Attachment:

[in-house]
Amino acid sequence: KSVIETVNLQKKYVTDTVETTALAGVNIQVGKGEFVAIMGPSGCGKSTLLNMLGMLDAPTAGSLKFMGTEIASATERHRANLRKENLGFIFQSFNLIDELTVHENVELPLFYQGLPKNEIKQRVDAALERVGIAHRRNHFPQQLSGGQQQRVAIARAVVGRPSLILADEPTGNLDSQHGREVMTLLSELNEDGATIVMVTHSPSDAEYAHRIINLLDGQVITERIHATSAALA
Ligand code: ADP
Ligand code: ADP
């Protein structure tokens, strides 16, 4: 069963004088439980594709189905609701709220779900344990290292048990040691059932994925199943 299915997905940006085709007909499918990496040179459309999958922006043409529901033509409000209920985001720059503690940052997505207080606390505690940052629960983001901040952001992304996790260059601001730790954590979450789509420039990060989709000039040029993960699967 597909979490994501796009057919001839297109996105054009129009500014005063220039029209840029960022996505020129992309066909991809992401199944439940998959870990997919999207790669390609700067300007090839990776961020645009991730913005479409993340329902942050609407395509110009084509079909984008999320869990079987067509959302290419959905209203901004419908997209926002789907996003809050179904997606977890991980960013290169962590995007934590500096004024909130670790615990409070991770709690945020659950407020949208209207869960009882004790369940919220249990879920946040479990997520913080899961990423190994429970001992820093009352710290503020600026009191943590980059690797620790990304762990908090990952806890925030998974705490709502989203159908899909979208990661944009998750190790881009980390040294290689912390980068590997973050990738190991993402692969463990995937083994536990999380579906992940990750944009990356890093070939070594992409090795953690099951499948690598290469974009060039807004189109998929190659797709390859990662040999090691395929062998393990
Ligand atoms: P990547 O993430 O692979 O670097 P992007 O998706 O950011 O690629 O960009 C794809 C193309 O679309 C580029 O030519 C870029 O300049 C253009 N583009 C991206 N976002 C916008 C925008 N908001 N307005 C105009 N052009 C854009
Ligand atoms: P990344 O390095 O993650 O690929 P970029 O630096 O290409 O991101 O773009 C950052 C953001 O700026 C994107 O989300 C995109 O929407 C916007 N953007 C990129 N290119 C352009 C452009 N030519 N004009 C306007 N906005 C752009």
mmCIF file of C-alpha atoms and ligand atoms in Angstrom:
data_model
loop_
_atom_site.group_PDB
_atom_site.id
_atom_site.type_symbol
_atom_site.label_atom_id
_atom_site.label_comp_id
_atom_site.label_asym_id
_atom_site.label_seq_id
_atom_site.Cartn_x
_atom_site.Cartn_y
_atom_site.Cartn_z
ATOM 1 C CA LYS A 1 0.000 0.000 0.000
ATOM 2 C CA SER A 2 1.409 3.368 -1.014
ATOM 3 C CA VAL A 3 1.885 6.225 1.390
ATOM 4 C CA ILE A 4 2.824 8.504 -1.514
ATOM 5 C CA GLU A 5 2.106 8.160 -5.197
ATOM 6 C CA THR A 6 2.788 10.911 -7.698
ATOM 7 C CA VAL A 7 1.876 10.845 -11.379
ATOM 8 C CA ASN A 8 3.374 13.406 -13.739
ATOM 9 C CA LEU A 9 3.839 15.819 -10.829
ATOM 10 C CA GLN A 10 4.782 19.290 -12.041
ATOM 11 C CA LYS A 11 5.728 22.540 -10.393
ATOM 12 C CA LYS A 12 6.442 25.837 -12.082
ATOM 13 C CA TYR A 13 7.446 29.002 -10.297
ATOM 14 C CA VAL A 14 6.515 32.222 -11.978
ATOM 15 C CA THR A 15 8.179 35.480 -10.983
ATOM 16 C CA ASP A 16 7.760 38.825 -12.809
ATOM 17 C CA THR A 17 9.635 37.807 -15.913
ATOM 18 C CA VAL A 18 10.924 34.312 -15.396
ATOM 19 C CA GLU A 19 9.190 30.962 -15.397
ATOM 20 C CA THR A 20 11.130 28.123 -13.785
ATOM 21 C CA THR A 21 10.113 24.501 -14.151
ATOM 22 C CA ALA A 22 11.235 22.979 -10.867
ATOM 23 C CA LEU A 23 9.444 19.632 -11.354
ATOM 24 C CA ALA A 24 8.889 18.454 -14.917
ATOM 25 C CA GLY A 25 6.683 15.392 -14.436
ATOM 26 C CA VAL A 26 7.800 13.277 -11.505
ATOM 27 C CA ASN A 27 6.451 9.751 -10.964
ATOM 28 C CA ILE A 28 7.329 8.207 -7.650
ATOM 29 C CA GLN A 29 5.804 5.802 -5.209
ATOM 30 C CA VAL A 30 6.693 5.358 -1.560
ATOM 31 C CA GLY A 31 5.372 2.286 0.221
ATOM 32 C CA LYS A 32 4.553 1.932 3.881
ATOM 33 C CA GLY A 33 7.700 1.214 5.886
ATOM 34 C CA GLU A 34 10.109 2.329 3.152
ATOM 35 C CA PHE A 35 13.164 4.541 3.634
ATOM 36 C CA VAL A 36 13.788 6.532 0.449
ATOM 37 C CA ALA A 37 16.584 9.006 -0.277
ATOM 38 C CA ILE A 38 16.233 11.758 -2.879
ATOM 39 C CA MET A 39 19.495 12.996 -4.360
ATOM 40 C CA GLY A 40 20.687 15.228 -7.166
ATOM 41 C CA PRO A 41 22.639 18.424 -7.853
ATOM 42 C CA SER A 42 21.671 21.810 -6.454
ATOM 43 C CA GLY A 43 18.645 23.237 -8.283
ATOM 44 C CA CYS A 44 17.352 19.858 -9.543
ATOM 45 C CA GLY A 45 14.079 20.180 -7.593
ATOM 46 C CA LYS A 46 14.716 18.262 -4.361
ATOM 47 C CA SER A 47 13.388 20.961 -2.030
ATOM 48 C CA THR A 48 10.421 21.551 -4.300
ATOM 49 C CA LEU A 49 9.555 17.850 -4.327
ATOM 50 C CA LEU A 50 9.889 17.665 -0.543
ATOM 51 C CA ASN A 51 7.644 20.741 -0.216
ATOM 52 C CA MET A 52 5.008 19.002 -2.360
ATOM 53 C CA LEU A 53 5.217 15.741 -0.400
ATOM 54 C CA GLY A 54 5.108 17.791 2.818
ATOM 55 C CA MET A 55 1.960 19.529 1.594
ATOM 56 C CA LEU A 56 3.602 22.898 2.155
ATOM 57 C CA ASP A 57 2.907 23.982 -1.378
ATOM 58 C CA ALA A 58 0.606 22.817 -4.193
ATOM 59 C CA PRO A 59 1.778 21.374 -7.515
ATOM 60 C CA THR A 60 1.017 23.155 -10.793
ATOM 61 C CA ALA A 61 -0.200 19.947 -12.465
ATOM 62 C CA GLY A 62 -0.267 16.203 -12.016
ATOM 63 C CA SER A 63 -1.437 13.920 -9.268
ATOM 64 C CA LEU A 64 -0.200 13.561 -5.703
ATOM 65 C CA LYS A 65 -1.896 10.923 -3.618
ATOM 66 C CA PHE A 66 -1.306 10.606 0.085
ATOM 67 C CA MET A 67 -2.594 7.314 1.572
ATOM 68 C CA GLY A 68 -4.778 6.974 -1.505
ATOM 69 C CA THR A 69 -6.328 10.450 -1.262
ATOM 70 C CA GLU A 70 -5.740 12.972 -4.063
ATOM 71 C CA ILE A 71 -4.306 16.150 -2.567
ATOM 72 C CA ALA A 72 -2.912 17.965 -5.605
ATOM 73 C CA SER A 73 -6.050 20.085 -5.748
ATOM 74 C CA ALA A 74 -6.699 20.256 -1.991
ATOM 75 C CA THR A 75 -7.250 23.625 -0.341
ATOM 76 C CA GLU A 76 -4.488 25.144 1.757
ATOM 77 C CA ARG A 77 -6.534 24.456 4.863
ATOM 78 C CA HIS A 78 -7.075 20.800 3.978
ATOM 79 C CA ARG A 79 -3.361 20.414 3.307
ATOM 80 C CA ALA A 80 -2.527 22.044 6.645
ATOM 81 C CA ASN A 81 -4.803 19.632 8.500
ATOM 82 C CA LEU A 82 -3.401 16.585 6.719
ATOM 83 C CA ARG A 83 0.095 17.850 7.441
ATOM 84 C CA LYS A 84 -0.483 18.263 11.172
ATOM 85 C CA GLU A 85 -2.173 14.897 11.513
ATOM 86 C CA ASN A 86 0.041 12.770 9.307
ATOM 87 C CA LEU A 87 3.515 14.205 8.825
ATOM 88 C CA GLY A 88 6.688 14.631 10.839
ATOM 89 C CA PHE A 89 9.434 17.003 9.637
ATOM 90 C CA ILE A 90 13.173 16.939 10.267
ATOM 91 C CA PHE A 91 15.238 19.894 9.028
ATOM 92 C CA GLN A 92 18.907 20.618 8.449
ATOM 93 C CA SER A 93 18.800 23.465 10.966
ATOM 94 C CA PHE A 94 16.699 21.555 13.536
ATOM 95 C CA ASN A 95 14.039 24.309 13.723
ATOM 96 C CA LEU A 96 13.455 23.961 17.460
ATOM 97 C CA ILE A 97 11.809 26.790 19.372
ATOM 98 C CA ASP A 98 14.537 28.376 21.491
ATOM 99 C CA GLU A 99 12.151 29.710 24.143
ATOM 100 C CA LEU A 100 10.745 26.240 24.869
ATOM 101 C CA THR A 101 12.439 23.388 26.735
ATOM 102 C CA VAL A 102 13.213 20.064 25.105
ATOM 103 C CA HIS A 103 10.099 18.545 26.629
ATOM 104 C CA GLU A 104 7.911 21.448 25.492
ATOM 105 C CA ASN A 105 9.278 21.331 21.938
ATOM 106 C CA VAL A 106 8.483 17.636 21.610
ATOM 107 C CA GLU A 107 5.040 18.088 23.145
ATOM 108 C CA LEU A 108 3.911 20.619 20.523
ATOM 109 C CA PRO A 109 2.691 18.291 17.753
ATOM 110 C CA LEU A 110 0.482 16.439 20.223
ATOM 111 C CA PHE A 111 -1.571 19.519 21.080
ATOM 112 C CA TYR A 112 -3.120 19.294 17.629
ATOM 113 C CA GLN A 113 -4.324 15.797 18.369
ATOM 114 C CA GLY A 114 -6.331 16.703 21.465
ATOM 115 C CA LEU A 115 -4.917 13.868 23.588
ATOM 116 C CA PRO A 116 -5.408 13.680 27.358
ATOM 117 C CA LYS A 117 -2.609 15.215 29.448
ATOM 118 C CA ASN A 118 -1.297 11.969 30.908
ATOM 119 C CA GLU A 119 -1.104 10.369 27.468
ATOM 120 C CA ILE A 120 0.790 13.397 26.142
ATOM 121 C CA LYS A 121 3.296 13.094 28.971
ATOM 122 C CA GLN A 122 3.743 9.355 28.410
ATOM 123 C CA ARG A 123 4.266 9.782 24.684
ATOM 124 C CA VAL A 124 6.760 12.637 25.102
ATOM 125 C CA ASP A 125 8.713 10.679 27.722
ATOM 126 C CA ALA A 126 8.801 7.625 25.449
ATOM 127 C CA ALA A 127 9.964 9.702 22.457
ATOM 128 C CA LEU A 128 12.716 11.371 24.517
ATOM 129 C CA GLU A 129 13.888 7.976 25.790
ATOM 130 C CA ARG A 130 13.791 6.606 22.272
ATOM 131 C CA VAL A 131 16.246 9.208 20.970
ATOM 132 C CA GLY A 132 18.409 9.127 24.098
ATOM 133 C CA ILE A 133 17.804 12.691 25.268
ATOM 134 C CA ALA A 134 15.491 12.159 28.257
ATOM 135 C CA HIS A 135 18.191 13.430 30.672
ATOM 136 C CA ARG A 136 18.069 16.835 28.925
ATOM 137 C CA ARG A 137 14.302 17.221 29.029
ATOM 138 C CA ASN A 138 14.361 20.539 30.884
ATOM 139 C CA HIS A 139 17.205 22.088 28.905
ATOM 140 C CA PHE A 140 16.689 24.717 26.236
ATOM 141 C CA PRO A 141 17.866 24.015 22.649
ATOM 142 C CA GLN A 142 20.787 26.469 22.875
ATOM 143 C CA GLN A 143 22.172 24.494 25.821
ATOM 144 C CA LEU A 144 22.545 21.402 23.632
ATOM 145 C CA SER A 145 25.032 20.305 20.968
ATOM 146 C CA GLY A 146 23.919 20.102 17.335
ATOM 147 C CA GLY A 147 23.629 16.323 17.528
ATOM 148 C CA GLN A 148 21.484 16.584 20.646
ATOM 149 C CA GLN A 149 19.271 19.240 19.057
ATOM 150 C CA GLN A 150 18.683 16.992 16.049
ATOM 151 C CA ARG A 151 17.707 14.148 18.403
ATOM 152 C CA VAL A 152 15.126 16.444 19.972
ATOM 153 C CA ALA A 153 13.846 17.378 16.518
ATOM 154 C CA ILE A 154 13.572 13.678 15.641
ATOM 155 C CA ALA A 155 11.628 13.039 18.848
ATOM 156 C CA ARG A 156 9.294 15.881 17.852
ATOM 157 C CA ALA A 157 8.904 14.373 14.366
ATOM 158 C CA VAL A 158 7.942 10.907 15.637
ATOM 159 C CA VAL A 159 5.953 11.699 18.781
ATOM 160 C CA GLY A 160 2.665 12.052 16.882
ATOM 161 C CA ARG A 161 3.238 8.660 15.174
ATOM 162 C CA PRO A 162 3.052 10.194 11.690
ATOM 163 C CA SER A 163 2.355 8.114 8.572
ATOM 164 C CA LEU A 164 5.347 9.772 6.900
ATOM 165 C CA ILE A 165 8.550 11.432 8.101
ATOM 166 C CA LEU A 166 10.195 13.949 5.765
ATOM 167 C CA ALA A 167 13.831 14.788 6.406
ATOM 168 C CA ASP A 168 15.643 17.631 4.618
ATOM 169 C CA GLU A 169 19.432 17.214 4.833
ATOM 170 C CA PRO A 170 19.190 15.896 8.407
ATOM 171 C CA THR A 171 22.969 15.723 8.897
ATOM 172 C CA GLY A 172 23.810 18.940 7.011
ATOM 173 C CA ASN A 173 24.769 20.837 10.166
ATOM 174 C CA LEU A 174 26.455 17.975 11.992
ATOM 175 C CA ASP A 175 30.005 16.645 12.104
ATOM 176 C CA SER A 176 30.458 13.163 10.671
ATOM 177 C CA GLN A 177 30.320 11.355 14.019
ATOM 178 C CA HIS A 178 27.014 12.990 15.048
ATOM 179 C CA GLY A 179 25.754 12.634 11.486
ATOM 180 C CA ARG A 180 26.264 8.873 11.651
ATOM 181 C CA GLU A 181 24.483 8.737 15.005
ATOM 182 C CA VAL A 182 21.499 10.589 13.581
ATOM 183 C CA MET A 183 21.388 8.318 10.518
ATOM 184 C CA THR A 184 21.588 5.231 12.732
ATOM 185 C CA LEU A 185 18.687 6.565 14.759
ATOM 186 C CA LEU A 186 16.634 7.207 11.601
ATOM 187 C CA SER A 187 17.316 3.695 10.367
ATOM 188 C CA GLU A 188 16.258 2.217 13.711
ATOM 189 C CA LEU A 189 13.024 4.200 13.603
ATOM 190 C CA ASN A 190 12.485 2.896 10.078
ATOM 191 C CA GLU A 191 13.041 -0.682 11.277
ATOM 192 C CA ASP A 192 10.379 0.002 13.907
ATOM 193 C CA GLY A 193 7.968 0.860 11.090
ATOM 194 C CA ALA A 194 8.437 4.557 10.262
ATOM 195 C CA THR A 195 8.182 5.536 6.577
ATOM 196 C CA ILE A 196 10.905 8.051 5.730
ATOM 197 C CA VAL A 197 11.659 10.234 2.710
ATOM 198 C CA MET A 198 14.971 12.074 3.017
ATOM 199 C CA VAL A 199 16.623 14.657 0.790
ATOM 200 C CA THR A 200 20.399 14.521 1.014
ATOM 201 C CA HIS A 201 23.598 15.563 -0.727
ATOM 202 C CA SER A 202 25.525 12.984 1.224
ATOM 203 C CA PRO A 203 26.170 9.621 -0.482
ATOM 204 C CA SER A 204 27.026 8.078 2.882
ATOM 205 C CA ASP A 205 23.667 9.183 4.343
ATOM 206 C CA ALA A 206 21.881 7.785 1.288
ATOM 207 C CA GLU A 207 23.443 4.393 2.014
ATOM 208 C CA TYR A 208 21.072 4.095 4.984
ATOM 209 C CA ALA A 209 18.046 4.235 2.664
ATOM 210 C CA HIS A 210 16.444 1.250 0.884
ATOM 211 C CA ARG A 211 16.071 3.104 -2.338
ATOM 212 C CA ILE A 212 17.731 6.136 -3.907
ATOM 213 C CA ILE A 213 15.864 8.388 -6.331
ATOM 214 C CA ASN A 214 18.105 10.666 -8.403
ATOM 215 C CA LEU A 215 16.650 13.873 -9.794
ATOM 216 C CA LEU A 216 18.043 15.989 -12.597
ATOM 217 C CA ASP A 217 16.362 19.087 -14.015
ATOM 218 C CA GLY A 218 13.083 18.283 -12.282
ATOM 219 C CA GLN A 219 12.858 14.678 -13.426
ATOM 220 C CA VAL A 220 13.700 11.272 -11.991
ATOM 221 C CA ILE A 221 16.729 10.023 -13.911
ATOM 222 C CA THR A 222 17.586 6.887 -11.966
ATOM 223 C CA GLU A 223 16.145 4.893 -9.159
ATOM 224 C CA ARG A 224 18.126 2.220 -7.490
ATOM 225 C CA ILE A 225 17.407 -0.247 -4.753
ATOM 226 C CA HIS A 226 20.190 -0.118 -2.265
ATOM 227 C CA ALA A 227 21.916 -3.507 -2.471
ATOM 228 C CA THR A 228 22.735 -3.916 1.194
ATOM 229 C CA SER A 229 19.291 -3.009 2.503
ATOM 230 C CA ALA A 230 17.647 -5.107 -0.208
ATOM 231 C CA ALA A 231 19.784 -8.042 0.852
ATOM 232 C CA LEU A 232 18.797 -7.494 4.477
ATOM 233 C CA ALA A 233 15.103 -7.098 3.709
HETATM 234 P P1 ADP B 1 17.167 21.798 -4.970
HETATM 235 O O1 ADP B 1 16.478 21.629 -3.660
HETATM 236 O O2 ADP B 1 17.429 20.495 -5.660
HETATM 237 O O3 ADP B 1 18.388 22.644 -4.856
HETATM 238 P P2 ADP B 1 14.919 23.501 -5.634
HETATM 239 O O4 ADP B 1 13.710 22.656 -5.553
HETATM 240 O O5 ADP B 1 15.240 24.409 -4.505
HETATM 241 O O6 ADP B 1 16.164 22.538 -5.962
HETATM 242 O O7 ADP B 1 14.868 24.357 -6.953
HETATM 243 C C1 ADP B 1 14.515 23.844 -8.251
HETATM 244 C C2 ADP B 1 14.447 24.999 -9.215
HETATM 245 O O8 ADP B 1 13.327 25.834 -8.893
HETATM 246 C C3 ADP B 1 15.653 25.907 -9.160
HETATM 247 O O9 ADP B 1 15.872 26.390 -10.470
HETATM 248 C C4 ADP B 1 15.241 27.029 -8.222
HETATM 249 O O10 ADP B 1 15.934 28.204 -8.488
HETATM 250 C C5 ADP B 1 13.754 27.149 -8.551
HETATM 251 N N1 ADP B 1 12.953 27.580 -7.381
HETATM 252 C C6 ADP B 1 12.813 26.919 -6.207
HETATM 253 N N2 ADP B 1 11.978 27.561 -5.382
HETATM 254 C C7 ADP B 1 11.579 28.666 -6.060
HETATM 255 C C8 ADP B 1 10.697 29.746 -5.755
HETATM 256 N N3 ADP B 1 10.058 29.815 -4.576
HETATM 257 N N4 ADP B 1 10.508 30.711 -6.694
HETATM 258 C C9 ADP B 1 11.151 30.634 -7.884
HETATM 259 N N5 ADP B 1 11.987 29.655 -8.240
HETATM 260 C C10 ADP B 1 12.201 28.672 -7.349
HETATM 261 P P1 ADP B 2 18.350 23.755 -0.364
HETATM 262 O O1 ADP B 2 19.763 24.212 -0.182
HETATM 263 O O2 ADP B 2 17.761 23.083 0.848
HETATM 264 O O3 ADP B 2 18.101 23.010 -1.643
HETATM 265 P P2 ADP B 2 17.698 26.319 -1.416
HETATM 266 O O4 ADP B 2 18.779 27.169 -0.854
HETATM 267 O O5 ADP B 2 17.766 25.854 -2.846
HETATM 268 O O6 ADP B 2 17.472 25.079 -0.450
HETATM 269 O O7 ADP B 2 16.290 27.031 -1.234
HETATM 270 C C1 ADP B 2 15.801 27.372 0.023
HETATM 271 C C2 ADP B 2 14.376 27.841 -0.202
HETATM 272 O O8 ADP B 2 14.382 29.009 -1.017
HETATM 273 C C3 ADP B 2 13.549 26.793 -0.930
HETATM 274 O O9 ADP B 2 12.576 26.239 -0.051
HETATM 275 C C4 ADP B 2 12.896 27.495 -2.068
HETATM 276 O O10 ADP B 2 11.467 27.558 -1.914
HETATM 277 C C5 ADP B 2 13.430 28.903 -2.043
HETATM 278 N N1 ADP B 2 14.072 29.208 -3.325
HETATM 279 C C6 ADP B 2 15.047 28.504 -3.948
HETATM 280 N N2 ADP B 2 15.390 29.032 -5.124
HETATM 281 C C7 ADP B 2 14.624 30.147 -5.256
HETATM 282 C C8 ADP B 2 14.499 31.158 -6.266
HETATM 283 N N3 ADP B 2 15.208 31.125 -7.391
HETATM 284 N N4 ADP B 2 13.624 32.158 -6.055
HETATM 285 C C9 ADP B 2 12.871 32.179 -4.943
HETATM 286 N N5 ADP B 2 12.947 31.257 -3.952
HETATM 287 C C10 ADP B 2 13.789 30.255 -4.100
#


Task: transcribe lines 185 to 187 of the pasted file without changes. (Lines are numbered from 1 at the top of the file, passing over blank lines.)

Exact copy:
ATOM 165 C CA ILE A 165 8.550 11.432 8.101
ATOM 166 C CA LEU A 166 10.195 13.949 5.765
ATOM 167 C CA ALA A 167 13.831 14.788 6.406